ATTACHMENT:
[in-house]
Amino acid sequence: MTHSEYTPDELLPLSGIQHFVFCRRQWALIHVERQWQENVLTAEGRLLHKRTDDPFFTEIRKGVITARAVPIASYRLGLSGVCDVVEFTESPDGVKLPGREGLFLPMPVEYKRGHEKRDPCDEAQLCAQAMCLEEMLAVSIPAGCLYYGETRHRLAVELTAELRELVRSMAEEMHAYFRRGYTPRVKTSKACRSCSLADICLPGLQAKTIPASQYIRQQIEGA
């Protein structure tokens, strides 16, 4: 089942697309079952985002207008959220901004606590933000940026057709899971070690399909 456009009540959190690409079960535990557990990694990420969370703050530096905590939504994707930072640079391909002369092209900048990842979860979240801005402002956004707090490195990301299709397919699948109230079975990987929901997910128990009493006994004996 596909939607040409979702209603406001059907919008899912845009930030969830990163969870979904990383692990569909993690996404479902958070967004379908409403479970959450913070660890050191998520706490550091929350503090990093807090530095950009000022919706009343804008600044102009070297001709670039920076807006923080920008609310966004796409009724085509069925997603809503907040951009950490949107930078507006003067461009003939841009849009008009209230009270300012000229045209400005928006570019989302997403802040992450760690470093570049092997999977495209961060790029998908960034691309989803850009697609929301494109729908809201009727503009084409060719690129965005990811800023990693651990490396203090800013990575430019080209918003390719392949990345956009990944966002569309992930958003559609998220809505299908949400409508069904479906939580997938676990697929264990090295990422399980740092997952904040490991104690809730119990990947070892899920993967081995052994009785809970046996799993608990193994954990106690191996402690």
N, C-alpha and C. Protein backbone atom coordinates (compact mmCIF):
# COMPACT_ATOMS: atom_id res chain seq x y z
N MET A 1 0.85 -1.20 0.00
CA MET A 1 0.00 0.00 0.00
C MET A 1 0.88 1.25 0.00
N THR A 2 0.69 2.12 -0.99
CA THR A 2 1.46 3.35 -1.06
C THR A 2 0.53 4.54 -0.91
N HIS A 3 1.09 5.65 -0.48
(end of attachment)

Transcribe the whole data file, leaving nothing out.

[in-house]
Amino acid sequence: MTHSEYTPDELLPLSGIQHFVFCRRQWALIHVERQWQENVLTAEGRLLHKRTDDPFFTEIRKGVITARAVPIASYRLGLSGVCDVVEFTESPDGVKLPGREGLFLPMPVEYKRGHEKRDPCDEAQLCAQAMCLEEMLAVSIPAGCLYYGETRHRLAVELTAELRELVRSMAEEMHAYFRRGYTPRVKTSKACRSCSLADICLPGLQAKTIPASQYIRQQIEGA
């Protein structure tokens, strides 16, 4: 089942697309079952985002207008959220901004606590933000940026057709899971070690399909 456009009540959190690409079960535990557990990694990420969370703050530096905590939504994707930072640079391909002369092209900048990842979860979240801005402002956004707090490195990301299709397919699948109230079975990987929901997910128990009493006994004996 596909939607040409979702209603406001059907919008899912845009930030969830990163969870979904990383692990569909993690996404479902958070967004379908409403479970959450913070660890050191998520706490550091929350503090990093807090530095950009000022919706009343804008600044102009070297001709670039920076807006923080920008609310966004796409009724085509069925997603809503907040951009950490949107930078507006003067461009003939841009849009008009209230009270300012000229045209400005928006570019989302997403802040992450760690470093570049092997999977495209961060790029998908960034691309989803850009697609929301494109729908809201009727503009084409060719690129965005990811800023990693651990490396203090800013990575430019080209918003390719392949990345956009990944966002569309992930958003559609998220809505299908949400409508069904479906939580997938676990697929264990090295990422399980740092997952904040490991104690809730119990990947070892899920993967081995052994009785809970046996799993608990193994954990106690191996402690």
N, C-alpha and C. Protein backbone atom coordinates (compact mmCIF):
# COMPACT_ATOMS: atom_id res chain seq x y z
N MET A 1 0.85 -1.20 0.00
CA MET A 1 0.00 0.00 0.00
C MET A 1 0.88 1.25 0.00
N THR A 2 0.69 2.12 -0.99
CA THR A 2 1.46 3.35 -1.06
C THR A 2 0.53 4.54 -0.91
N HIS A 3 1.09 5.65 -0.48